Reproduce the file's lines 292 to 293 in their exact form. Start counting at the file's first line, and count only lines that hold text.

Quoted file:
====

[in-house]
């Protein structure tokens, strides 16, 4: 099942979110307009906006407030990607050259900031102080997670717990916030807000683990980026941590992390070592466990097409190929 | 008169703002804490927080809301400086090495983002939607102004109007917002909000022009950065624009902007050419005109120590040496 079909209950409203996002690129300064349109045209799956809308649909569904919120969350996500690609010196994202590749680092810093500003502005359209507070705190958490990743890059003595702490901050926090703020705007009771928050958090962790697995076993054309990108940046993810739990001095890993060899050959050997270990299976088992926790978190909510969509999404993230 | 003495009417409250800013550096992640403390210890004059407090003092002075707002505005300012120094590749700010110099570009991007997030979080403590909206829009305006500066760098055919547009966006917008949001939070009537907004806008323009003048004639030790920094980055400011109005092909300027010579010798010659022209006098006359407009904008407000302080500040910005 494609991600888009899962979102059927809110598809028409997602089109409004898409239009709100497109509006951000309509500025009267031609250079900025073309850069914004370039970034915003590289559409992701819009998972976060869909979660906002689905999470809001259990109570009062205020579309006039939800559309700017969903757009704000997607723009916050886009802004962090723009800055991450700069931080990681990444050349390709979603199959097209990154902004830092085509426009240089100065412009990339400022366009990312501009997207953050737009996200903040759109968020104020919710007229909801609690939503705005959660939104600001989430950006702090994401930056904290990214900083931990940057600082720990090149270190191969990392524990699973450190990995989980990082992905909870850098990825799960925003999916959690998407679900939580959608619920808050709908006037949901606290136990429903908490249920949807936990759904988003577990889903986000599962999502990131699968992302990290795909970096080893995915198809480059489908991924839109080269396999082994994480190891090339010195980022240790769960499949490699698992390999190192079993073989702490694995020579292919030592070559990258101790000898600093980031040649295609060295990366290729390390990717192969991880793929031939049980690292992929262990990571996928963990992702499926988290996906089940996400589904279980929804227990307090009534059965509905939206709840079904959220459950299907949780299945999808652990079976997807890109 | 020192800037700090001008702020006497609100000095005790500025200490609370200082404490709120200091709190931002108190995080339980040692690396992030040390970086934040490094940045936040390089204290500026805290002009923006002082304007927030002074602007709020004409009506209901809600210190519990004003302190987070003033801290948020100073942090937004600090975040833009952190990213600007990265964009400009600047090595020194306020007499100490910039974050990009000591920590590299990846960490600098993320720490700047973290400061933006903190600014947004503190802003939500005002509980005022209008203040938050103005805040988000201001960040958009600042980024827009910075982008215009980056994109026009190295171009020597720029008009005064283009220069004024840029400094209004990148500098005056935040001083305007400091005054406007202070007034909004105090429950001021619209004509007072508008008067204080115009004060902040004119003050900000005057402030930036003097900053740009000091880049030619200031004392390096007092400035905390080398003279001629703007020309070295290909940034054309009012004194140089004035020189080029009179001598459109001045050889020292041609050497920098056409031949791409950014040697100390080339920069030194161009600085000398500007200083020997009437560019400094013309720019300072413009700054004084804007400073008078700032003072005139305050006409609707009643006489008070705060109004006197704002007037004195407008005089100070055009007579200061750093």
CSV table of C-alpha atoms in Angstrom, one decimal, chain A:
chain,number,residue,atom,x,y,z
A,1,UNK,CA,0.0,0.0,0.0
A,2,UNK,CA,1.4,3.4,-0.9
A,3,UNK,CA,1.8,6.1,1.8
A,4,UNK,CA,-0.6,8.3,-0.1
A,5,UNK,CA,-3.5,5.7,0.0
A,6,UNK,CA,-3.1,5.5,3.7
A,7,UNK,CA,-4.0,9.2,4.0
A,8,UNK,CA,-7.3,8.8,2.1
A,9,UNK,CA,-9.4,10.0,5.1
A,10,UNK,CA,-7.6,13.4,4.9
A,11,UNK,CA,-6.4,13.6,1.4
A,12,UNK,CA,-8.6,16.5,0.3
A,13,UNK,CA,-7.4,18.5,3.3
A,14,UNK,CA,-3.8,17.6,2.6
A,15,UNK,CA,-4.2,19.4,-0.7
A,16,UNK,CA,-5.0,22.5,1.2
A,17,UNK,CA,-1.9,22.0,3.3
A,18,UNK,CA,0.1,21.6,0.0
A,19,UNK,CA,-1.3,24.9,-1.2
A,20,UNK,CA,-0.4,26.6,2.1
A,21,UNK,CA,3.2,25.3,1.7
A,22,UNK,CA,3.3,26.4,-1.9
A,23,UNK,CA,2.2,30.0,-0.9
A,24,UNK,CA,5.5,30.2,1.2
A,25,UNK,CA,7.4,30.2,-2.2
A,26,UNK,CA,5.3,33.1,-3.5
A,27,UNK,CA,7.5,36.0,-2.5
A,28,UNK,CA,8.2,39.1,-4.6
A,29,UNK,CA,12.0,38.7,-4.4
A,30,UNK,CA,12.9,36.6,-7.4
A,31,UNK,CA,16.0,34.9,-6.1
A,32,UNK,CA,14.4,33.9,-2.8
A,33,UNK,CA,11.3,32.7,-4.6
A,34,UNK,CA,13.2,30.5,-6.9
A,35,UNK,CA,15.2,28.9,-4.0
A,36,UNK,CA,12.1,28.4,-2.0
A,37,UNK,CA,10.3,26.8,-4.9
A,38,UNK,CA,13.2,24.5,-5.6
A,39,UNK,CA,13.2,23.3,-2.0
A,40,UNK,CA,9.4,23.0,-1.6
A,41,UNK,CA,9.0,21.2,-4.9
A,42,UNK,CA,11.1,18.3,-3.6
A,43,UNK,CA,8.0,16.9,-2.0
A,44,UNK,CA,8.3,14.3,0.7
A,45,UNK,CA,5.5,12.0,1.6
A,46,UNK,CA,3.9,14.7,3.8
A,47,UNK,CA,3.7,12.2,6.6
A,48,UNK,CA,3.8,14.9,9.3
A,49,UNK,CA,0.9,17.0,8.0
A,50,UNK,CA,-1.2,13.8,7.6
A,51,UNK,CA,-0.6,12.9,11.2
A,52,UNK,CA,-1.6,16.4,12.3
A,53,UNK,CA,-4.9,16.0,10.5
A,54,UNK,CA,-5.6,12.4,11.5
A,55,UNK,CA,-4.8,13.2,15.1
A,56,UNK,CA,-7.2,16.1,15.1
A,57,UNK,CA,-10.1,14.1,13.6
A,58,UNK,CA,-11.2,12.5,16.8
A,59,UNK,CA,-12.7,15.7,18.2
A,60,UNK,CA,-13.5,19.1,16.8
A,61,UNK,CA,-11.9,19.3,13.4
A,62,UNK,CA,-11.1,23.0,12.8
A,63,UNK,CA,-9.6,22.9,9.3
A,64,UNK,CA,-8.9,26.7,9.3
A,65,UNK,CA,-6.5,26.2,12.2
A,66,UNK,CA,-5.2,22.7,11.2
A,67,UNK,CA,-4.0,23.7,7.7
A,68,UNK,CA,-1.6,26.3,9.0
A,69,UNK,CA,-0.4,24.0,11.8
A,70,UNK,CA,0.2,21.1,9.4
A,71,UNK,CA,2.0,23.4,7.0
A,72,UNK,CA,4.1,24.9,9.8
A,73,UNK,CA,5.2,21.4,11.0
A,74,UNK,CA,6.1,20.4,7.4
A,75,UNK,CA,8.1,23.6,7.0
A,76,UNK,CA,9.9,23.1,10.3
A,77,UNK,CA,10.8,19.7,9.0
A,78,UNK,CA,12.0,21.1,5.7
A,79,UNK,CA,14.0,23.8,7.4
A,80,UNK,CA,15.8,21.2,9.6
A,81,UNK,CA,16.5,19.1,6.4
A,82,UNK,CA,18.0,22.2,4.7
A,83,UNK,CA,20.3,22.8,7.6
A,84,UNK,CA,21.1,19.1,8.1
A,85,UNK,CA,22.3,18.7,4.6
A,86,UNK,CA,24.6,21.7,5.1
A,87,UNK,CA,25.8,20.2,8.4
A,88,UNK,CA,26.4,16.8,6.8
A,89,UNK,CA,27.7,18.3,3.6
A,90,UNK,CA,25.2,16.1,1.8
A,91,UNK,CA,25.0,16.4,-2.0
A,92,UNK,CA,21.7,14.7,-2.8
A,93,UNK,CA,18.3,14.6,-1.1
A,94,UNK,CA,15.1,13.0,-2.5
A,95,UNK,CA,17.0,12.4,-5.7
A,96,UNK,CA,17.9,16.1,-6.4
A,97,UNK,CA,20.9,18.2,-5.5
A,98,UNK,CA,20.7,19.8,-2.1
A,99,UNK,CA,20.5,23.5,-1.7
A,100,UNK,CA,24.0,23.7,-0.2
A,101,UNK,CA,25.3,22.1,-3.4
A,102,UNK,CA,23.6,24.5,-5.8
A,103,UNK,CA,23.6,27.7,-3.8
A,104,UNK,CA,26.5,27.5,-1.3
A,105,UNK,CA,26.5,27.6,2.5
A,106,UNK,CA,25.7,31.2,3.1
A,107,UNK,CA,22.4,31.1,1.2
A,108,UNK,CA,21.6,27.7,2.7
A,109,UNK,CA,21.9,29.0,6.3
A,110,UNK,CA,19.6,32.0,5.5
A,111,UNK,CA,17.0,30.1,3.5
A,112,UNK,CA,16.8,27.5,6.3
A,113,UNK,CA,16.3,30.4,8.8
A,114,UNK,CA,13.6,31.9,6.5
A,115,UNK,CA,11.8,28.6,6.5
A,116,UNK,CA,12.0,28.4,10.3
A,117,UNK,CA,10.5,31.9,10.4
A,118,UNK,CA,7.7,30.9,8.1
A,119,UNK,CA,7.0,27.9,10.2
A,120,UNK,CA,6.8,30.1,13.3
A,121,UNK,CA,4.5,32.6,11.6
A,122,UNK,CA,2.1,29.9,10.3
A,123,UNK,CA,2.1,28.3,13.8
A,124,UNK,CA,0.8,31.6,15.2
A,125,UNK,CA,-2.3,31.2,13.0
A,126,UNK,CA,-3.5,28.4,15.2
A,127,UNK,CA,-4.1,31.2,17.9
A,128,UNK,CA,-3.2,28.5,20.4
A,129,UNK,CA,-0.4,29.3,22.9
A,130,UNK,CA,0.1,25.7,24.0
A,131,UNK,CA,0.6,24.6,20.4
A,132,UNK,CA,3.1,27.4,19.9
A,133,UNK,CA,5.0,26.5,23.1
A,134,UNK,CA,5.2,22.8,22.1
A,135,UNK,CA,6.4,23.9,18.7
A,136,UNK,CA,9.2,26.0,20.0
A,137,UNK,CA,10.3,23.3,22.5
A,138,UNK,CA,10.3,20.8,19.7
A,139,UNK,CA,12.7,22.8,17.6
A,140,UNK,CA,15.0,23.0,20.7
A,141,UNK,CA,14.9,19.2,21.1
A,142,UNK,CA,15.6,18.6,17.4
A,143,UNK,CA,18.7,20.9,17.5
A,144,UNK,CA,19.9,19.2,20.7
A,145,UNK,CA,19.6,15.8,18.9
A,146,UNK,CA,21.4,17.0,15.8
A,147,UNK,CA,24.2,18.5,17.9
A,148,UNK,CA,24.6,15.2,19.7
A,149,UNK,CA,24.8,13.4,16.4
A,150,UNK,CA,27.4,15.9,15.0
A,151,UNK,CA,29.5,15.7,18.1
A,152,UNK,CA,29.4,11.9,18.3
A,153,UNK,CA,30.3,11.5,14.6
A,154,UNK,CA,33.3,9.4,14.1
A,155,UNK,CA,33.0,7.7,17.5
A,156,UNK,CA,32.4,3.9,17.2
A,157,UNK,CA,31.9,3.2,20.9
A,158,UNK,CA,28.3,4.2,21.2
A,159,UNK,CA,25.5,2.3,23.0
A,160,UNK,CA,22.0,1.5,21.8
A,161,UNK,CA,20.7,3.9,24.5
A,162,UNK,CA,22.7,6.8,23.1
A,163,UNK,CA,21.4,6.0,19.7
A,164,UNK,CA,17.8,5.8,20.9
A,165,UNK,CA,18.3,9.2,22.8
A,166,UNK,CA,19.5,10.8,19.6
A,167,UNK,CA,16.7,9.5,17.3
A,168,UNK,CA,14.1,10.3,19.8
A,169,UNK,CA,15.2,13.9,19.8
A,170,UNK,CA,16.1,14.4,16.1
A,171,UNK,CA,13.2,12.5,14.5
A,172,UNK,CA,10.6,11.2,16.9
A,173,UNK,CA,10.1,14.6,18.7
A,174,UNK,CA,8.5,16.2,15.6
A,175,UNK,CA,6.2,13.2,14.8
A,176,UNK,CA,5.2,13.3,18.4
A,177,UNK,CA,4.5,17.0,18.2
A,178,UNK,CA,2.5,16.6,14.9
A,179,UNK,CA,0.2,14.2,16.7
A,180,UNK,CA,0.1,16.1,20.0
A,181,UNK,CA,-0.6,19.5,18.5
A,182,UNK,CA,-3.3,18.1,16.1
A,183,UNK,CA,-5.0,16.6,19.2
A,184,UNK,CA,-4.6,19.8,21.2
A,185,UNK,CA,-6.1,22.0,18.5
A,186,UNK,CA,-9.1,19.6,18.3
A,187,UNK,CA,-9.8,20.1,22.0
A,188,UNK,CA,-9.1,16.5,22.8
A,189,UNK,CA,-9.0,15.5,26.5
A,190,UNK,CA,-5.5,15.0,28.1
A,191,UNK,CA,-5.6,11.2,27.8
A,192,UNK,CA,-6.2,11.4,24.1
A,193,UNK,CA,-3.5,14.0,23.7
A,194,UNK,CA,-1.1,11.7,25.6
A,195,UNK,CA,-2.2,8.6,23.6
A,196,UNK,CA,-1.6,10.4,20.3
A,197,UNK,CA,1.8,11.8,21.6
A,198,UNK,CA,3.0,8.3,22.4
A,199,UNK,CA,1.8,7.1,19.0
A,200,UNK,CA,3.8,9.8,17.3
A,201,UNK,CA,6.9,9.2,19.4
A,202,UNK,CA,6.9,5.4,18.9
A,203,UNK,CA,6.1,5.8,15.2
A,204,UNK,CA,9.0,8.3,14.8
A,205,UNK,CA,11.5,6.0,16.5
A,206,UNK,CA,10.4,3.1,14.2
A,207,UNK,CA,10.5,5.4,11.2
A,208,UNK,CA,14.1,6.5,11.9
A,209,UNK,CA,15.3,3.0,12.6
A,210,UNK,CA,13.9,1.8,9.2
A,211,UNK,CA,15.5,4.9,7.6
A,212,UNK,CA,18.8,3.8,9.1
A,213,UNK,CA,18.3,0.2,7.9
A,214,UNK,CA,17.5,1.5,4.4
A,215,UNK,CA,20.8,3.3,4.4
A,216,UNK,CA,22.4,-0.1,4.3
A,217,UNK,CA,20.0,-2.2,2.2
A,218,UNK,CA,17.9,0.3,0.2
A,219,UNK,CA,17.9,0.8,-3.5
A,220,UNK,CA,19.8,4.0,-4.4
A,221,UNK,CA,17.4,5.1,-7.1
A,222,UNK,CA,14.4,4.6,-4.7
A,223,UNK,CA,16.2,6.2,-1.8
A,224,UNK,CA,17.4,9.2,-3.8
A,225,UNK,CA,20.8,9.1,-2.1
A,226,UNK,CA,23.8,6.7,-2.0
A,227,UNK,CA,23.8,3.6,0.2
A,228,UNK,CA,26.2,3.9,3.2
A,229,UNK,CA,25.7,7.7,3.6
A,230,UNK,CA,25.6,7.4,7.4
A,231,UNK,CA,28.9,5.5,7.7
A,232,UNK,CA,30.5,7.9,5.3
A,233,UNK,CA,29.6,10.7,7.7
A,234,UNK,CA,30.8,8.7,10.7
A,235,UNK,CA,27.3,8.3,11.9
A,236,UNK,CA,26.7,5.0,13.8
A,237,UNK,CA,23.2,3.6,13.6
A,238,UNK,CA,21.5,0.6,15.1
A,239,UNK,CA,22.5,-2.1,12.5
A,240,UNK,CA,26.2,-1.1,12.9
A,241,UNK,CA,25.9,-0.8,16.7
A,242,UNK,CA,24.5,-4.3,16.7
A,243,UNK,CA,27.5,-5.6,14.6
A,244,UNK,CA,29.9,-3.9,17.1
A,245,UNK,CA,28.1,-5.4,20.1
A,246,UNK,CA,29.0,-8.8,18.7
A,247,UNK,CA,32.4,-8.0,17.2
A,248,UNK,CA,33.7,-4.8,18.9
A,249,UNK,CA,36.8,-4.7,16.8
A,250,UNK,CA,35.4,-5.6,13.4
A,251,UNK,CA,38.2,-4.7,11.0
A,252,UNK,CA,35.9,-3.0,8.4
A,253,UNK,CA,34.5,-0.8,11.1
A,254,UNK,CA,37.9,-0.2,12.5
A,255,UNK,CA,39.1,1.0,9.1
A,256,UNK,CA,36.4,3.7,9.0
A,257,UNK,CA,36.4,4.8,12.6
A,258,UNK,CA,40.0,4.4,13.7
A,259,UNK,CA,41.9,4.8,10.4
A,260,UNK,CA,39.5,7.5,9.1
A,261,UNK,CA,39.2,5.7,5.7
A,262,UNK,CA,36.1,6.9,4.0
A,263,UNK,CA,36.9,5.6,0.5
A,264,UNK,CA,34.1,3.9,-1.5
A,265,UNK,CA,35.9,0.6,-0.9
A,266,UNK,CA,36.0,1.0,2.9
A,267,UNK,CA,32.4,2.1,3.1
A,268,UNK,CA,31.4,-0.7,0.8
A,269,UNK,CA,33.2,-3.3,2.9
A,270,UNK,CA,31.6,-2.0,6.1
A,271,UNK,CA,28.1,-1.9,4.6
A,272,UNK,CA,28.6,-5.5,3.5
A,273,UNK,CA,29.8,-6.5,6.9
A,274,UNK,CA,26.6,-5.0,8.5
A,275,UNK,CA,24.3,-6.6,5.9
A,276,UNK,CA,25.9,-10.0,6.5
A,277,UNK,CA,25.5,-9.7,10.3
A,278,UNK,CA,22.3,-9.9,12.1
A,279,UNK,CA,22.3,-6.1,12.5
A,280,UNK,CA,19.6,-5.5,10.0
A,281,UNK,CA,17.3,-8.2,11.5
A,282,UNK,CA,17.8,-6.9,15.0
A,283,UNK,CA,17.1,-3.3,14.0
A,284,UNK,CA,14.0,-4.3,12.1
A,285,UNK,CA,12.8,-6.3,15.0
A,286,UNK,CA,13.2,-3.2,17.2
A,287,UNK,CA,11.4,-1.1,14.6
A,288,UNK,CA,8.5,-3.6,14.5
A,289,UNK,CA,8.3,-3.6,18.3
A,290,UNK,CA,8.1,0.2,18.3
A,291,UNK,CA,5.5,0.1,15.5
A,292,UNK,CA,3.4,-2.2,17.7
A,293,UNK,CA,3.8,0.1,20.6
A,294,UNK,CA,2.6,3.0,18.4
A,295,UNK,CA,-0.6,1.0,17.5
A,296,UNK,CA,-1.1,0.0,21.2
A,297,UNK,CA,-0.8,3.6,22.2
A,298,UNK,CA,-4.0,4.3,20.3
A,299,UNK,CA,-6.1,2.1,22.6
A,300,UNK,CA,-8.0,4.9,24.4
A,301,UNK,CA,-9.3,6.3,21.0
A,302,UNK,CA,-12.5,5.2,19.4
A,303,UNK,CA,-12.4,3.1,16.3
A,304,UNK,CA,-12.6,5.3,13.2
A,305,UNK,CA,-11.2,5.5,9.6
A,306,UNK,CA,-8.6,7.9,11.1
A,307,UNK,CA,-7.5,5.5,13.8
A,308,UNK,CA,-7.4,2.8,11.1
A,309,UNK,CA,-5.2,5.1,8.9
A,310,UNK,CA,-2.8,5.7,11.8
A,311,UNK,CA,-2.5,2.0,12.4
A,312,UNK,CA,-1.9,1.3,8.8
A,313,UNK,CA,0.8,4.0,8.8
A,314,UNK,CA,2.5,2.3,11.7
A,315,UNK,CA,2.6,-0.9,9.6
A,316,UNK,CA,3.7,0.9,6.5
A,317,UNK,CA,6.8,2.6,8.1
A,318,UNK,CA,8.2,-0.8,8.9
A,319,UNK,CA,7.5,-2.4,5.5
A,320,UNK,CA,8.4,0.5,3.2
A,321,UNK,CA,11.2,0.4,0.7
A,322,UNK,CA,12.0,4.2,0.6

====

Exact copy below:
A,288,UNK,CA,8.5,-3.6,14.5
A,289,UNK,CA,8.3,-3.6,18.3